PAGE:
Exploring the Social Imagination

Thursday, July 10, 2014

The Pastoral Life and Mending Wall (s)

For years, one of my goals has been to achieve a “pastoral lifestyle”. This amuses some people especially in this face paced money grabbing world; but it’s true. I mean seriously, this is my dream. By “pastoral lifestyle” I mean that I want to create for myself a life that flows at a slower pace, a life removed from the concerns of the day-to-day world. A life of having the simplicity, charm, serenity, or other characteristics generally attributed to life in rural areas: pastoral scenery; the pastoral life. A life portraying or suggesting idyllically the life of shepherds of the countryside who in their past time enjoy literature, art, or music: pastoral poetry or a pastoral symphony of bleating lambs. Wouldn't that be nice...
There is a problem. Our 'free society' has made so many restrictions, rules, regulations, ordinances, and requirements topped off by permits, fees and licenses; burden even more by boundaries and borders that demarcate private property, property rights which come with property taxes and fences that such a pastoral life is nearly impossible.  Are we so afraid and selfish that we have to have fences. Robert Frost wrote a poem many years ago called Mending Walls. Robert Frost - Mending Wall (s)
Something there is that doesn't love a wall,
That sends the frozen-ground-swell under it,
And spills the upper boulders in the sun,
And makes gaps even two can pass abreast.
The work of hunters is another thing:
I have come after them and made repair
Where they have left not one stone on a stone,
But they would have the rabbit out of hiding,
To please the yelping dogs. The gaps I mean,
No one has seen them made or heard them made,
But at spring mending-time we find them there.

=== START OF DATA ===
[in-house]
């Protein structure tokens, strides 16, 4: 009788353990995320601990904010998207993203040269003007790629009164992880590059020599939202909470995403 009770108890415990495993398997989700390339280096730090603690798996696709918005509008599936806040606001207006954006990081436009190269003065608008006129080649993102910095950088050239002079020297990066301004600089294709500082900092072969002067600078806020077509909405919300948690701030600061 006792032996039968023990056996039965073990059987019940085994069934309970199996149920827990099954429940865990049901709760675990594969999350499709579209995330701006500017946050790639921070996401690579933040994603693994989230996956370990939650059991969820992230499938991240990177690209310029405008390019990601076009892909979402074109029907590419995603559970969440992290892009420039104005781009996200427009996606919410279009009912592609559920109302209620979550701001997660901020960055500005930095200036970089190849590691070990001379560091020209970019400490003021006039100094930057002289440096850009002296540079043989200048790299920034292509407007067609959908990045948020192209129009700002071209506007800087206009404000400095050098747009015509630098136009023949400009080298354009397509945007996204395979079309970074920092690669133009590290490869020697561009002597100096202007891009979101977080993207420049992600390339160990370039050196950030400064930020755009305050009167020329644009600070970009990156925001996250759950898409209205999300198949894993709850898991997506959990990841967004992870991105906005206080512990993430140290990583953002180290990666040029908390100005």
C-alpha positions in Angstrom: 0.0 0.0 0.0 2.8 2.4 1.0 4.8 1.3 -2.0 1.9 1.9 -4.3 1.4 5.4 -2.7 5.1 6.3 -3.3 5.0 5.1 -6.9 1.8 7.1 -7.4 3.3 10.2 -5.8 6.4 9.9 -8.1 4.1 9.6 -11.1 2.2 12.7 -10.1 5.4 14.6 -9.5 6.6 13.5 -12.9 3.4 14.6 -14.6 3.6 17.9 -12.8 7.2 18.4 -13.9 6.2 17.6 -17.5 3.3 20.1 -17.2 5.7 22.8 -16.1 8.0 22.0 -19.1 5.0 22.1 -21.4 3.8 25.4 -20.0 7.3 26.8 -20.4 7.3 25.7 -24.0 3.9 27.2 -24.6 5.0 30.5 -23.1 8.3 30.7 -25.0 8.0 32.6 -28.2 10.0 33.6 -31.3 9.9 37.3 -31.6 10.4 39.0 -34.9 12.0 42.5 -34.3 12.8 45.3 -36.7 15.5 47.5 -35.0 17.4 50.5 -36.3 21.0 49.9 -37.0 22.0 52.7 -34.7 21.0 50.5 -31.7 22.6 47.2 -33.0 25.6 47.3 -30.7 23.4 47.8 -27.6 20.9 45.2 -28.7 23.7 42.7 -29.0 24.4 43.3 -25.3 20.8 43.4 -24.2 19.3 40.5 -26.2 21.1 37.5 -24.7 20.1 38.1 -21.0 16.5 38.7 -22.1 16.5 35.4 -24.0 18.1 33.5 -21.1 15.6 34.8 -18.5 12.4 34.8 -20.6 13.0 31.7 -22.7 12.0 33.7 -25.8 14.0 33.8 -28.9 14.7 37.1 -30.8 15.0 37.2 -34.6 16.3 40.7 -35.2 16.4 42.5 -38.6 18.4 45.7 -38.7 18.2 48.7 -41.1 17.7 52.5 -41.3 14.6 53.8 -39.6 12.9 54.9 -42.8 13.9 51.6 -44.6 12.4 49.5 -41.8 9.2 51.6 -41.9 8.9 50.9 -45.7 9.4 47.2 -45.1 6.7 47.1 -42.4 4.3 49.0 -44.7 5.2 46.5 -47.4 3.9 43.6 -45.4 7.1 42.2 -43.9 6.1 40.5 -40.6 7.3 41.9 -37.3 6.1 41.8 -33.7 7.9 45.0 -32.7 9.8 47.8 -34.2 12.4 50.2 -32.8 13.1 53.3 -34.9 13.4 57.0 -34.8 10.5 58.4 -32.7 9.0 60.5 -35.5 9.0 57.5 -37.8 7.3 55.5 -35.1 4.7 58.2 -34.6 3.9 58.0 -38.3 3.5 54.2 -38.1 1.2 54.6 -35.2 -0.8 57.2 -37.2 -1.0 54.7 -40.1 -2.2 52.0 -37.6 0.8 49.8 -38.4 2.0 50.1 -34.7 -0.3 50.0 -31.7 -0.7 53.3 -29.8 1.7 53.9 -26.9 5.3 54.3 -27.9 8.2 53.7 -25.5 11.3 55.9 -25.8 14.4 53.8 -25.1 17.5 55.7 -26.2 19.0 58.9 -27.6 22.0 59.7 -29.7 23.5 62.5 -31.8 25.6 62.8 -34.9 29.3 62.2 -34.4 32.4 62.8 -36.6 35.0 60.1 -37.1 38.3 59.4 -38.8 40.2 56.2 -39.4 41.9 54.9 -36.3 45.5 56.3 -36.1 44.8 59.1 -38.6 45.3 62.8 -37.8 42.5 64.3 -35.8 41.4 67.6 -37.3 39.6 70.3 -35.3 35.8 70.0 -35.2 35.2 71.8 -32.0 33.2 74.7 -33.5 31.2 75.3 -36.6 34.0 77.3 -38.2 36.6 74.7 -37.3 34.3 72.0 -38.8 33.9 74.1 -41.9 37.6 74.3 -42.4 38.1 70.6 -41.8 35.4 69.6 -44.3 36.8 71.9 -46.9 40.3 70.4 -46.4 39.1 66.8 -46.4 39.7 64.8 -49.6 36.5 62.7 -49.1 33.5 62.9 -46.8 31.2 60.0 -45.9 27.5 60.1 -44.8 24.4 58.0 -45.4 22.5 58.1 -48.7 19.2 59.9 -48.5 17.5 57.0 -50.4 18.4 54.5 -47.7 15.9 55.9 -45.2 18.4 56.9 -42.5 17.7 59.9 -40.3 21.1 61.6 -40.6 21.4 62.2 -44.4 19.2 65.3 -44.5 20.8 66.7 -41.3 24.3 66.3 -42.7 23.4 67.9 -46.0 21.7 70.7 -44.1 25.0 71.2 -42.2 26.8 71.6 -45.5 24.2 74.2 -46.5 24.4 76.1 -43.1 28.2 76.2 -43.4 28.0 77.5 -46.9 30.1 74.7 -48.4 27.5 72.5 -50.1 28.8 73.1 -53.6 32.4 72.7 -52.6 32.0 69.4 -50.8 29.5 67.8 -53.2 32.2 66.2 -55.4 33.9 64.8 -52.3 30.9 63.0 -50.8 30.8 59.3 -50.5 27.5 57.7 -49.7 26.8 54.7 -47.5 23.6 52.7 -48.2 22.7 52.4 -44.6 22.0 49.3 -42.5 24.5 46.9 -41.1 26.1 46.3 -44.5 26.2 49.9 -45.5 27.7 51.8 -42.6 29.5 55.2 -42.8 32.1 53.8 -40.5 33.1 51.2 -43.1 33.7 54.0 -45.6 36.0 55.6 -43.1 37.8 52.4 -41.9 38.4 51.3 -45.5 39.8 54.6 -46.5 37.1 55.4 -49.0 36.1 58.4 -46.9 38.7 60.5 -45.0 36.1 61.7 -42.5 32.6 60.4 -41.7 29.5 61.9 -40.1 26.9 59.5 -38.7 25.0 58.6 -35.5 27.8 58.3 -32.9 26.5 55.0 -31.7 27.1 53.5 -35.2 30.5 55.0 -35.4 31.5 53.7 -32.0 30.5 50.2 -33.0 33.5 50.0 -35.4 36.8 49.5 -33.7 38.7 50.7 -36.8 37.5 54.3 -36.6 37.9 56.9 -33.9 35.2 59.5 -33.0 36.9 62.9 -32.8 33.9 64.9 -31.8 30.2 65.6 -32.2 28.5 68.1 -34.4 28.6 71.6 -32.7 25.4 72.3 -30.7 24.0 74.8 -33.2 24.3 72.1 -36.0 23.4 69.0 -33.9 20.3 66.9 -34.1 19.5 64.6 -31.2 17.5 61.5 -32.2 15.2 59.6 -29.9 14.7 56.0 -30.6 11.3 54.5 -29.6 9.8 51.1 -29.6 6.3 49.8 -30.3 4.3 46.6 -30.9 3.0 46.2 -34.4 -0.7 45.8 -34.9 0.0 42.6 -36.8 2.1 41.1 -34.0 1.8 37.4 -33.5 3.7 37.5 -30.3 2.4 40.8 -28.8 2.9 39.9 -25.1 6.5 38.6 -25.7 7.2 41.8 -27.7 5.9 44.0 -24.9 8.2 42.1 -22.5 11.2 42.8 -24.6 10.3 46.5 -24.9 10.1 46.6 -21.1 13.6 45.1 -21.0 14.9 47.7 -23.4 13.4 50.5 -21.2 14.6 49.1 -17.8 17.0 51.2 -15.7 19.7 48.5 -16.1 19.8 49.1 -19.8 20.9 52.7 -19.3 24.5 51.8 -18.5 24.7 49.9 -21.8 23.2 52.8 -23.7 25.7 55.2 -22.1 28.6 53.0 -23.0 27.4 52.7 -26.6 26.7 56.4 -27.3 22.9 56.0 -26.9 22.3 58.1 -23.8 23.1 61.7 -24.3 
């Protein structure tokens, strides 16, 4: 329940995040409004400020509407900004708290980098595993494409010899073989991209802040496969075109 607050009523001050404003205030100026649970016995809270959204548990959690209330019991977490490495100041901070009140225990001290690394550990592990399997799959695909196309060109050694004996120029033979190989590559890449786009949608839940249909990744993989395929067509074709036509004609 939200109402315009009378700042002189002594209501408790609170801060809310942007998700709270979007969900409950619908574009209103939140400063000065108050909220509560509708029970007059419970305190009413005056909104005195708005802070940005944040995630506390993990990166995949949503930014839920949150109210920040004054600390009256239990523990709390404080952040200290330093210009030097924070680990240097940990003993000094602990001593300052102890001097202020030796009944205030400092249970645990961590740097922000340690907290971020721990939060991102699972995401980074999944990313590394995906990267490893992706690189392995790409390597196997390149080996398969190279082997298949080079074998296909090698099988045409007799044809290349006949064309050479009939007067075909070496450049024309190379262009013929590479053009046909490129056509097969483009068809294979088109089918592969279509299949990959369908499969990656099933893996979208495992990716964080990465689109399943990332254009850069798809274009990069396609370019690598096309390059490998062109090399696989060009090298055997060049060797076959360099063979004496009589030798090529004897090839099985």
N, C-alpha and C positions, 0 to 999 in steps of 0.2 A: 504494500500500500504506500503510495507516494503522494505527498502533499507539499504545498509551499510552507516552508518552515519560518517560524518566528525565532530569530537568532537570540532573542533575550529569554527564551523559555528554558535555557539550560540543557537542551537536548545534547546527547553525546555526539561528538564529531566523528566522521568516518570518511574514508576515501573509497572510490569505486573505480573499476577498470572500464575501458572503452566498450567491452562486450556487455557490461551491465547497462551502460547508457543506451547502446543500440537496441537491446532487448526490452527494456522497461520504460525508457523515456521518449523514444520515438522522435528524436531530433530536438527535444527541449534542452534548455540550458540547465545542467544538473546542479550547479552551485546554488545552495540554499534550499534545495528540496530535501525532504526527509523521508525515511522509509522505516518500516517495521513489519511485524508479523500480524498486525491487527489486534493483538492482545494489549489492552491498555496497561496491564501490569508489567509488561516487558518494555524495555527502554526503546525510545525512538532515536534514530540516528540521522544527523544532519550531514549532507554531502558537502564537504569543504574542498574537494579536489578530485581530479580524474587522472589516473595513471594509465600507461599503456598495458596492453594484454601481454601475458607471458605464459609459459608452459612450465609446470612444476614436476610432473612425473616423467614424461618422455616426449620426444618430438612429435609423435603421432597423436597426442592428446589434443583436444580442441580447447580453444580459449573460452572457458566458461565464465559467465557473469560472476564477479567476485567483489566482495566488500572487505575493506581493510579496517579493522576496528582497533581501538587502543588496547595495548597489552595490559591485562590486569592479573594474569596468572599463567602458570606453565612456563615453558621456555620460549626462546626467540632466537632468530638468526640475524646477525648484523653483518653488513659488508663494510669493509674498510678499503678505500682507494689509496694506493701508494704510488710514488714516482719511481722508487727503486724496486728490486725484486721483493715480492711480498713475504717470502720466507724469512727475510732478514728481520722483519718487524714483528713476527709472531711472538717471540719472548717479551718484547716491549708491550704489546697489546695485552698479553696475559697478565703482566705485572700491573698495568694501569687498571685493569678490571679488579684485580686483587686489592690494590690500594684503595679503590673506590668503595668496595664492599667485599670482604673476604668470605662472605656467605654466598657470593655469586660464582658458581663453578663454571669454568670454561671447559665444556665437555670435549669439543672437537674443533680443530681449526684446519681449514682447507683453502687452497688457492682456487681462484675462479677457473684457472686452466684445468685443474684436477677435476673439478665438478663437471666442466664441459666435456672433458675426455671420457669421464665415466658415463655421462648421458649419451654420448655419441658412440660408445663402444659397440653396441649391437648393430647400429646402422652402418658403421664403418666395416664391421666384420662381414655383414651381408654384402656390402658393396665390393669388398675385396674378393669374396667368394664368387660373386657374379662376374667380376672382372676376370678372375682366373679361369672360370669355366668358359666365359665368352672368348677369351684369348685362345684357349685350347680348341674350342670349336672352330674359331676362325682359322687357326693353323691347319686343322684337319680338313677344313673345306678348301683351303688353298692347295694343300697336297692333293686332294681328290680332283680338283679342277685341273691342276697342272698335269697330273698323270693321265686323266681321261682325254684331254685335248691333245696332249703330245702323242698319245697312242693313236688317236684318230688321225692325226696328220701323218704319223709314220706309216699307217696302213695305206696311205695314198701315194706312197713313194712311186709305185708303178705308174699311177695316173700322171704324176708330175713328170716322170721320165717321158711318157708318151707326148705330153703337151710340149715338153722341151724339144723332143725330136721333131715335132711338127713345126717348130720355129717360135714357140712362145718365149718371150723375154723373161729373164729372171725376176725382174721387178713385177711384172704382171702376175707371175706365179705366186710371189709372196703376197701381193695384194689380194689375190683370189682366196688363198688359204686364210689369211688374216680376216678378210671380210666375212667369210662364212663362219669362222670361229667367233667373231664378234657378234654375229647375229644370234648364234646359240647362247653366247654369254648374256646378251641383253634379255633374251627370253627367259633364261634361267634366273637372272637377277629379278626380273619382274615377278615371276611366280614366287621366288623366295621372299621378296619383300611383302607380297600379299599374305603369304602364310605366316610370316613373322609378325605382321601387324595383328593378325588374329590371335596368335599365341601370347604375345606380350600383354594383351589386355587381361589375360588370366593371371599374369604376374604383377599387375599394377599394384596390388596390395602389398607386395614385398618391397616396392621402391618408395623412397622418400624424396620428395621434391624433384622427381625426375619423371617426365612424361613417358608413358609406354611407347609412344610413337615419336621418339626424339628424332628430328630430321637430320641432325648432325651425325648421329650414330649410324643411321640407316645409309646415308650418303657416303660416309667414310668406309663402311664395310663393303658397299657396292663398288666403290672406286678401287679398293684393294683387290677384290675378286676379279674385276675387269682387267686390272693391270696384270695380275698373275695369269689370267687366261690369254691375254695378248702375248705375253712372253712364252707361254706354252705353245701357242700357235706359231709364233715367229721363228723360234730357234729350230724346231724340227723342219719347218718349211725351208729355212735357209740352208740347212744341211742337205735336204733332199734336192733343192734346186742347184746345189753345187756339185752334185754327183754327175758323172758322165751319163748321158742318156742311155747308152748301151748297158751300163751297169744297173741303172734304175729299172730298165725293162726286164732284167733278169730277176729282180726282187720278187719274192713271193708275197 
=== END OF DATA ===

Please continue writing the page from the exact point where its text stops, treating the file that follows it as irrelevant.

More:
I let my neighbor know beyond the hill;
And on a day we meet to walk the line
And set the wall between us once again.
We keep the wall between us as we go.
To each the boulders that have fallen to each.
And some are loaves and some so nearly balls
We have to use a spell to make them balance:
'Stay where you are until our backs are turned!'
We wear our fingers rough with handling them.
Oh, just another kind of out-door game,
One on a side. It comes to little more:
There where it is we do not need the wall:
He is all pine and I am apple orchard.
My apple trees will never get across
And eat the cones under his pines, I tell him.
He only says, 'Good fences make good neighbors'.
Spring is the mischief in me, and I wonder
If I could put a notion in his head:
'Why do they make good neighbors? Isn't it
Where there are cows?
But here there are no cows.
Before I built a wall I'd ask to know
What I was walling in or walling out,
And to whom I was like to give ofence.
Something there is that doesn't love a wall,
That wants it down.' I could say 'Elves' to him,
But it's not elves exactly, and I'd rather
He said it for himself. I see him there
Bringing a stone grasped firmly by the top
In each hand, like an old-stone savage armed.
He moves in darkness as it seems to me~
Not of woods only and the shade of trees.
He will not go behind his father's saying,
And he likes having thought of it so well
He says again, "Good fences make good neighbors."

Was Frost right about this, good fences make good neighbors? Was he criticizing this idea of walling up ourselves?  There is always two sides the every issue and even the issue of borders/fences. Frost wrote that while living the pastoral life on the family farm. He observed that even the pastoral life puts up fences... why? Is it to say don't bother me in my pastoral harmony? Probably. Is it that we don't trust our neighbors view of pastoral life ... 'good society'? Probably. Is it that we don't want to be held responsible for others... just ourselves? Probably. Is that we know at the end of the day, we will be held accountable for ourselves (no one will stand with us before God) and so we don't want to add to that situation 'our own judgement' any more than we have to or can avoid? Probably...

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